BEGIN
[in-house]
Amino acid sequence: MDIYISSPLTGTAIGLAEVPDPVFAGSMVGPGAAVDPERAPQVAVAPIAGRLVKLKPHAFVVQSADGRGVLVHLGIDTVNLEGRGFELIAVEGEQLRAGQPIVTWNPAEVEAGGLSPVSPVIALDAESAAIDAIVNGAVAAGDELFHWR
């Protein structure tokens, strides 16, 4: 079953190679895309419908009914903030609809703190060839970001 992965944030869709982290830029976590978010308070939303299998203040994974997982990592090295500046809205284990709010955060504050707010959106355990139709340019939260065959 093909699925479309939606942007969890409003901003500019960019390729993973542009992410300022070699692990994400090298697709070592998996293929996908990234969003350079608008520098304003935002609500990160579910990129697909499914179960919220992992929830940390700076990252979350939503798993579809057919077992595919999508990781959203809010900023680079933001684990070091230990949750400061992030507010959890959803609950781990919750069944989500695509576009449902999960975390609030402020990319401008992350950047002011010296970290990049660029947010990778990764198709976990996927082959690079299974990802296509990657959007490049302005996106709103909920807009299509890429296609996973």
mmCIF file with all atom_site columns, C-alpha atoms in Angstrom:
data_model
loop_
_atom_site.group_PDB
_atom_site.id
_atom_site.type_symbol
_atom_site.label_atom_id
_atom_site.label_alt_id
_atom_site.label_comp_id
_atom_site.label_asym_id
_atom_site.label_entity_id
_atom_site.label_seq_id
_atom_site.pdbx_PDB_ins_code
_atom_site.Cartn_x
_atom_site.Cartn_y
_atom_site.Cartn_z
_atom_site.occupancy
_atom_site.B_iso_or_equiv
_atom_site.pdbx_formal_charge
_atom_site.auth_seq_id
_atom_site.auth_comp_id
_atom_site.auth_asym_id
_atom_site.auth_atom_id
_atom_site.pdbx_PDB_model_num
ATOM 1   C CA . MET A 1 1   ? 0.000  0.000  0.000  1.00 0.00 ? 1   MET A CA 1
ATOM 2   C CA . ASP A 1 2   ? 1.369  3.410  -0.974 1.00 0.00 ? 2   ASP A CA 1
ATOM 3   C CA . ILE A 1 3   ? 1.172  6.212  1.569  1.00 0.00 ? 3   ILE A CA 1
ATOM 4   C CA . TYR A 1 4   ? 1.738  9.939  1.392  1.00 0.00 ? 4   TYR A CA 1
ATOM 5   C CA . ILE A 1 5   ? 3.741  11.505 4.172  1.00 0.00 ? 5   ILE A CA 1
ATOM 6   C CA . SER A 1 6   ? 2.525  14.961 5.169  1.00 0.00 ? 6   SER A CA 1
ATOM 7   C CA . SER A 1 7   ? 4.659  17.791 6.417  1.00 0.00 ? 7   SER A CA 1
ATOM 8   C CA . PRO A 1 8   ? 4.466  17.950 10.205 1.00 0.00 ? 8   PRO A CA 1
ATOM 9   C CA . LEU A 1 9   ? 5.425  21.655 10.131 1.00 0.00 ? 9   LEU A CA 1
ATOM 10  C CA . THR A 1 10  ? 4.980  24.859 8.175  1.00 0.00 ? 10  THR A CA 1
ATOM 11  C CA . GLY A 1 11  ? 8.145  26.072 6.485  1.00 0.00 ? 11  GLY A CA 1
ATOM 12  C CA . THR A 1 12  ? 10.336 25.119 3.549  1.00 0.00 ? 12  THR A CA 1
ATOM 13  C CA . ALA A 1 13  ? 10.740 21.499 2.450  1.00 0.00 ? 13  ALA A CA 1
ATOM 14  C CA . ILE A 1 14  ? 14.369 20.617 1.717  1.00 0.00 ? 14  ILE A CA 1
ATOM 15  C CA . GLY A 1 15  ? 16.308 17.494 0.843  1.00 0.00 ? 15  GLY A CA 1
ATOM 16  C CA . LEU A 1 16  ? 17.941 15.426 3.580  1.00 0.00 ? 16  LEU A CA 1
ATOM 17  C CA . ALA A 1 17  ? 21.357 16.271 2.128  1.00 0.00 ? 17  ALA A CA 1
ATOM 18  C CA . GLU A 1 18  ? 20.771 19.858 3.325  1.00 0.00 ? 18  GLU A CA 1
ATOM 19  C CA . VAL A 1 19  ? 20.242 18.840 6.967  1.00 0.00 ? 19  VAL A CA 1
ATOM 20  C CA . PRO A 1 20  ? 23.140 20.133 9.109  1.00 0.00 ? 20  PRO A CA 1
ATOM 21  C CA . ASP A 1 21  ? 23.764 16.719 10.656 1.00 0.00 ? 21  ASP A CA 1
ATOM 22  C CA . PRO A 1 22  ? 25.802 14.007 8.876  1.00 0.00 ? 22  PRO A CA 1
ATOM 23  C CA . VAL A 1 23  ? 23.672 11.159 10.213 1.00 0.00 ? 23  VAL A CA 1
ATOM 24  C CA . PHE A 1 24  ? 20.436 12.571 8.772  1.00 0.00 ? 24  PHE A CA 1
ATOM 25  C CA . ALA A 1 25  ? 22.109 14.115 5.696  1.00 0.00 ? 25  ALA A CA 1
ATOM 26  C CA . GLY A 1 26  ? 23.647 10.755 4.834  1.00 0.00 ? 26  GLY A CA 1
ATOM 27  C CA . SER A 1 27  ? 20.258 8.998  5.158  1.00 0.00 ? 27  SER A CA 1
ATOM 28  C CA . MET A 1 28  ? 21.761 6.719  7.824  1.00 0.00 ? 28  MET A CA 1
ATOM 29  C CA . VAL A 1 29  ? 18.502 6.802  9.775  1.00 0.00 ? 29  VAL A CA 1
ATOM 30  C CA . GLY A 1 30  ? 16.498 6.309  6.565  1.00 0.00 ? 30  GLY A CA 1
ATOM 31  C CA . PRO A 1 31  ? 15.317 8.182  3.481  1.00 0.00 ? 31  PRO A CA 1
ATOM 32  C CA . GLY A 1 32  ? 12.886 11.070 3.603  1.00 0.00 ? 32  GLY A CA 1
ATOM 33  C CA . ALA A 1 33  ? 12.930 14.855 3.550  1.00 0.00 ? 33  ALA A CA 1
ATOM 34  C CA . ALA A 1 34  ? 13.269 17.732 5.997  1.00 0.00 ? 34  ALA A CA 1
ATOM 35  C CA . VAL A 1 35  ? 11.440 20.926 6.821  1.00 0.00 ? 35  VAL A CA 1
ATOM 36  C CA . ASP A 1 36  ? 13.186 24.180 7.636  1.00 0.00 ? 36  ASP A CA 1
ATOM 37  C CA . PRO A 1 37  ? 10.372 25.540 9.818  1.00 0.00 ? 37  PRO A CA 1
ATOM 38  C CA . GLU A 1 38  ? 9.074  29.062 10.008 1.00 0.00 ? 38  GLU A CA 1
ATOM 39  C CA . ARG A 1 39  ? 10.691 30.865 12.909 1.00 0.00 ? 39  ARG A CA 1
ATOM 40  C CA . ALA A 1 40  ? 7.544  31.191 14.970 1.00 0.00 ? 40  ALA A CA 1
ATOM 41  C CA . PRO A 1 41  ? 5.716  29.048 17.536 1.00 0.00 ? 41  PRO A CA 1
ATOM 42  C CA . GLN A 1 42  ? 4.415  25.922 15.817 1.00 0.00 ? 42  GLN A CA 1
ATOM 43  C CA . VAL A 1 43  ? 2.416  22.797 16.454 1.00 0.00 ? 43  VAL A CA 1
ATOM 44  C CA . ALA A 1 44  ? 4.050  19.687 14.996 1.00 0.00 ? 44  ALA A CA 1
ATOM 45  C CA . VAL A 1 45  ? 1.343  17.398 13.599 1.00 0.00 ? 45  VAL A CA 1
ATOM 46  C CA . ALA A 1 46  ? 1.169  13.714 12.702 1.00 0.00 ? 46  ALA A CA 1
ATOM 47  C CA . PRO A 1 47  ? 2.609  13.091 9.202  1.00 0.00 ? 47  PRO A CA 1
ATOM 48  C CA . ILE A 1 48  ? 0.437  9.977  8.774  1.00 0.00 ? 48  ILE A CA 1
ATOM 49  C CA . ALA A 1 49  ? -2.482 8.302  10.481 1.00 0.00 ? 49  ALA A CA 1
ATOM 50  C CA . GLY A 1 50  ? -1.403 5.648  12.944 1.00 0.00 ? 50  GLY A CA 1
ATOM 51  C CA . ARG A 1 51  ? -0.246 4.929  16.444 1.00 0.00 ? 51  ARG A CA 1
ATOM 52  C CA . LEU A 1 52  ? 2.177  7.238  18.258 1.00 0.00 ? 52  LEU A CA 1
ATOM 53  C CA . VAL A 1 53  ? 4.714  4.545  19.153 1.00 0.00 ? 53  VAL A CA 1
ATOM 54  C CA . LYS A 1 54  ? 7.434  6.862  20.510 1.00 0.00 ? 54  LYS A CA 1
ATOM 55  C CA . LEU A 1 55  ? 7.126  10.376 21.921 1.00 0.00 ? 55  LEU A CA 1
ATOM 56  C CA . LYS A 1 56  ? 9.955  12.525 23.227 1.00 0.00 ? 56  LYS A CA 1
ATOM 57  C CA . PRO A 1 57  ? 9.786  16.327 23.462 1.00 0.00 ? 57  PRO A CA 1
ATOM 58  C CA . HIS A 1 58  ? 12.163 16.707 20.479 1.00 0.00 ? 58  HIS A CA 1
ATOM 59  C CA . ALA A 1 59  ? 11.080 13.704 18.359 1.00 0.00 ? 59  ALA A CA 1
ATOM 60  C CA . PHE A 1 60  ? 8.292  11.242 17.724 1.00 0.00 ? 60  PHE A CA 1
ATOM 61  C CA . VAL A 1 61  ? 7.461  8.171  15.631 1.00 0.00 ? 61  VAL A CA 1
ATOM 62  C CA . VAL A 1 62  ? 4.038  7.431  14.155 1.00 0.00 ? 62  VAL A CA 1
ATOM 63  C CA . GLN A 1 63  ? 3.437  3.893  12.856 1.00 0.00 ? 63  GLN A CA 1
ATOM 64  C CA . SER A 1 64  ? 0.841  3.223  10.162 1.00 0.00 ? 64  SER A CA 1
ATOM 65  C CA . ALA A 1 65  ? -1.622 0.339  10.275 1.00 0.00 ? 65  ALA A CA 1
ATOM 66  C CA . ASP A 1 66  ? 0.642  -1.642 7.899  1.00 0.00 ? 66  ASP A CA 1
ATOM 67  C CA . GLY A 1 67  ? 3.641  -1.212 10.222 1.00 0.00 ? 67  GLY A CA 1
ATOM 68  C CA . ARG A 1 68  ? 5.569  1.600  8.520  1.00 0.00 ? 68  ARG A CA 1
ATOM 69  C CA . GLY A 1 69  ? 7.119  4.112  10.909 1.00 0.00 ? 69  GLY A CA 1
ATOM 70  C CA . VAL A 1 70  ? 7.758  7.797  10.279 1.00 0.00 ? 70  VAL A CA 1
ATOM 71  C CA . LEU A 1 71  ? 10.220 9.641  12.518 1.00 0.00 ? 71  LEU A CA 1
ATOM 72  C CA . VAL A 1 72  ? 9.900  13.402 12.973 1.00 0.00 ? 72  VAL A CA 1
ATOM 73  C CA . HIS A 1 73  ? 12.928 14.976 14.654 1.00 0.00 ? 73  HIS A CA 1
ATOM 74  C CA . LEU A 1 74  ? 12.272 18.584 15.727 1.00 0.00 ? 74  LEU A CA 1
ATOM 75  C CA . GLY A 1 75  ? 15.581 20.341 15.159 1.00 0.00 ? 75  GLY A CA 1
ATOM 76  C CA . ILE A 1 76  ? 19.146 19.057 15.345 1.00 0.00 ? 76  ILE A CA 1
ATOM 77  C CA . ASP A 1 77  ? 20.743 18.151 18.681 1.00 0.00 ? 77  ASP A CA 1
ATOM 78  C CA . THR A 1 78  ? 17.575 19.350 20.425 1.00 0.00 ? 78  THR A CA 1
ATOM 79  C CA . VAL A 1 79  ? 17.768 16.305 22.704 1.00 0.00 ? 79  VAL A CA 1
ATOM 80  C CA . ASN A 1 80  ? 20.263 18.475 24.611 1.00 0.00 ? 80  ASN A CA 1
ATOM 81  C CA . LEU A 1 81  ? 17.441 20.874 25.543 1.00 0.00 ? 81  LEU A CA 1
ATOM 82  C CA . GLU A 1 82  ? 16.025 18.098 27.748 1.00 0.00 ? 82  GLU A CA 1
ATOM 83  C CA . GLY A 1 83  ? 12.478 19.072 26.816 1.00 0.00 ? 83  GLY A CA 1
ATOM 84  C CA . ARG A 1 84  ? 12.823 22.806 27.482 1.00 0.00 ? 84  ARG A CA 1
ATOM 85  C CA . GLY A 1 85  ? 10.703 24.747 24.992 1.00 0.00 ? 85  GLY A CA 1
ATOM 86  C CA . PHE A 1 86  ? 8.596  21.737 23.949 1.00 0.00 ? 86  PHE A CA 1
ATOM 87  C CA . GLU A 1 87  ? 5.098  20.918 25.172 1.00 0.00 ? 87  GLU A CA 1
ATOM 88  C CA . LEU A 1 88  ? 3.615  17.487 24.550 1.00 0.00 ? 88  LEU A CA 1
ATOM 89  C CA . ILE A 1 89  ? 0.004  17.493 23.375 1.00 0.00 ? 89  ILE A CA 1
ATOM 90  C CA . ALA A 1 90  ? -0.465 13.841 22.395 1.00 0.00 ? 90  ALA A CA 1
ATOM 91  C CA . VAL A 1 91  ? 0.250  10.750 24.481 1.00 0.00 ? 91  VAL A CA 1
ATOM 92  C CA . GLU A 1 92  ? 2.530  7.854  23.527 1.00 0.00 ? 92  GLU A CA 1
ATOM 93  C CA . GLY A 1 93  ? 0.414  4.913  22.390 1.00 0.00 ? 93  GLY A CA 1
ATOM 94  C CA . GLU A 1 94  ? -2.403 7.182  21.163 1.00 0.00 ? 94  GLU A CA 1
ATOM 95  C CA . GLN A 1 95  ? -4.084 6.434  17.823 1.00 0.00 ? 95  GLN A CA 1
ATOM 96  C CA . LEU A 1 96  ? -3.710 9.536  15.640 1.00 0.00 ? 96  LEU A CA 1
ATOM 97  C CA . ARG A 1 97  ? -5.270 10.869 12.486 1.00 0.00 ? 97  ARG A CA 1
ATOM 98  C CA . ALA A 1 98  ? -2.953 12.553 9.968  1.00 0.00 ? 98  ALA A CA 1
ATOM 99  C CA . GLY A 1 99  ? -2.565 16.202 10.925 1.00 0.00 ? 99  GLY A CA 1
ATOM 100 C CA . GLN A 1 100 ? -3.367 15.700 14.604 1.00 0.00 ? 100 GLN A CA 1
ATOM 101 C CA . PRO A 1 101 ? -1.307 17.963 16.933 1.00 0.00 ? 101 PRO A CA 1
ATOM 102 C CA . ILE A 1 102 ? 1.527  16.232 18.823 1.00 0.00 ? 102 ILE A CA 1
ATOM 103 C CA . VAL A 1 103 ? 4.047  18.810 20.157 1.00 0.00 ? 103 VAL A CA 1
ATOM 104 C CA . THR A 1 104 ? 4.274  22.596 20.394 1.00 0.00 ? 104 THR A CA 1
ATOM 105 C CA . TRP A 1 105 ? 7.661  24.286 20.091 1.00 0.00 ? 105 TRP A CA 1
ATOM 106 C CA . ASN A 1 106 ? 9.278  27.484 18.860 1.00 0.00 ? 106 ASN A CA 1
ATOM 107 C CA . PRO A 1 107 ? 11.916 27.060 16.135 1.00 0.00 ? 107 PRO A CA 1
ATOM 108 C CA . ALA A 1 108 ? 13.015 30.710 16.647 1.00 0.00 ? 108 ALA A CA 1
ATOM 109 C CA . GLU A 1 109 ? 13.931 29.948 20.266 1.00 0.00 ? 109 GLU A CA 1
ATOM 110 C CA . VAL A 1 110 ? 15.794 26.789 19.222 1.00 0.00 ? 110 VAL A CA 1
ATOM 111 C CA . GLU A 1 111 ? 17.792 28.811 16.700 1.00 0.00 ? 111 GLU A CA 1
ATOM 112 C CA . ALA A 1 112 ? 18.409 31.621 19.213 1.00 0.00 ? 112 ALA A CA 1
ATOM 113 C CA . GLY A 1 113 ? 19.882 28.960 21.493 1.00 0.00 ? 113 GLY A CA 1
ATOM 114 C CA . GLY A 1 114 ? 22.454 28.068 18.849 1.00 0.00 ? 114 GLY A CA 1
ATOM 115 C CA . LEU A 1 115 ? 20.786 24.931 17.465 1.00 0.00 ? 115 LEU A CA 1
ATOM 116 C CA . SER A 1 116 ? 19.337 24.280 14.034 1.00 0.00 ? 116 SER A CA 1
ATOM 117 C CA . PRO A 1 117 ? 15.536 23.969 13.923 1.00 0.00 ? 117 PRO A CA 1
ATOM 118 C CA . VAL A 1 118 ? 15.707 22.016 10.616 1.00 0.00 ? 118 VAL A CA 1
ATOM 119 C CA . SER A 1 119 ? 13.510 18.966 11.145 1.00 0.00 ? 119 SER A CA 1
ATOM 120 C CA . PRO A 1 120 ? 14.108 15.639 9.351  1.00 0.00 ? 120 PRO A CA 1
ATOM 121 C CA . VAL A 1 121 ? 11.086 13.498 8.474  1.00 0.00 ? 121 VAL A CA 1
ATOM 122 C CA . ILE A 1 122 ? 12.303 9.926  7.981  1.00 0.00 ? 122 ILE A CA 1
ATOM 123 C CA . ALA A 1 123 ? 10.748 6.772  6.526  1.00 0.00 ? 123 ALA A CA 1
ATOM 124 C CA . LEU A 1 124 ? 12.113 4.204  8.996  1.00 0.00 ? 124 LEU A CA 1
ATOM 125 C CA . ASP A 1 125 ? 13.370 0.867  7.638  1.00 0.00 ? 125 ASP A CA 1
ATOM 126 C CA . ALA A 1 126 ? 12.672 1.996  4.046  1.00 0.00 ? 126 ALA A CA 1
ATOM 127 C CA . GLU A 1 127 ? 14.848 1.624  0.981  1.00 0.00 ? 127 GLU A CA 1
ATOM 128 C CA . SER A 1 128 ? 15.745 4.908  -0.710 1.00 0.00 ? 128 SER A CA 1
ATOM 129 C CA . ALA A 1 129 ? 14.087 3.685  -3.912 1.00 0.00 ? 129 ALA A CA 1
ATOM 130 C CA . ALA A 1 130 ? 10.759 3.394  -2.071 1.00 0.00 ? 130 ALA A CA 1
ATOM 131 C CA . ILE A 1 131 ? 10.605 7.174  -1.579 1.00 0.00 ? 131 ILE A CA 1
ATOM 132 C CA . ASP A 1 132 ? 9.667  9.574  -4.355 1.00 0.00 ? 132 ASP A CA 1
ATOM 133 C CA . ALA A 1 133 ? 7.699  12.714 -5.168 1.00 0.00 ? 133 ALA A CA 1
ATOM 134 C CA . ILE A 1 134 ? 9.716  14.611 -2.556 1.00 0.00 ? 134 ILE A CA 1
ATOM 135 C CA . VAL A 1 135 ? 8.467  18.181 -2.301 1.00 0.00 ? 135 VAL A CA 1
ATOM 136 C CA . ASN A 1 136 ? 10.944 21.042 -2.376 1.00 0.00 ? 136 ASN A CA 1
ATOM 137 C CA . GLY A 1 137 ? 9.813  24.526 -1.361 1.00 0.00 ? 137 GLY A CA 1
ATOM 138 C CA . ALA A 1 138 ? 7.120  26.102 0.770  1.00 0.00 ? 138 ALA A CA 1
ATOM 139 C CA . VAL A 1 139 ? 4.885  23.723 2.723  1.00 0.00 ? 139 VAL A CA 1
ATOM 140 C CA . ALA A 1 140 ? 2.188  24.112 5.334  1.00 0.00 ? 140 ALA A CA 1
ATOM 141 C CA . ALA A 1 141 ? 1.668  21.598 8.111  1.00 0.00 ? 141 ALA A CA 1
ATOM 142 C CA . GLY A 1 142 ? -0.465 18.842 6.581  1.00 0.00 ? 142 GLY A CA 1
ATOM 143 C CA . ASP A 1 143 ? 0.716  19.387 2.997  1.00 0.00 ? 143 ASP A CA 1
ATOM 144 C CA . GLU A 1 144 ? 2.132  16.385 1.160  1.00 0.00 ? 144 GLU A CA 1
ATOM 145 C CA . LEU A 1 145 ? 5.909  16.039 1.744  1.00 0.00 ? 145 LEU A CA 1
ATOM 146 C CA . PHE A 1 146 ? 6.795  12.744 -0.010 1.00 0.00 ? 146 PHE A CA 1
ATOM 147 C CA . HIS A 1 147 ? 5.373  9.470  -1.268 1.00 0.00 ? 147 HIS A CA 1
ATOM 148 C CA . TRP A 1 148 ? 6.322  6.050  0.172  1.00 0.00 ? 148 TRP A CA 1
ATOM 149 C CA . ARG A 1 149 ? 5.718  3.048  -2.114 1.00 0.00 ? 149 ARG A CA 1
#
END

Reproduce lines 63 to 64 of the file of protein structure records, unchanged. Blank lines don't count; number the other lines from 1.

ATOM 36  C CA . ASP A 1 36  ? 13.186 24.180 7.636  1.00 0.00 ? 36  ASP A CA 1
ATOM 37  C CA . PRO A 1 37  ? 10.372 25.540 9.818  1.00 0.00 ? 37  PRO A CA 1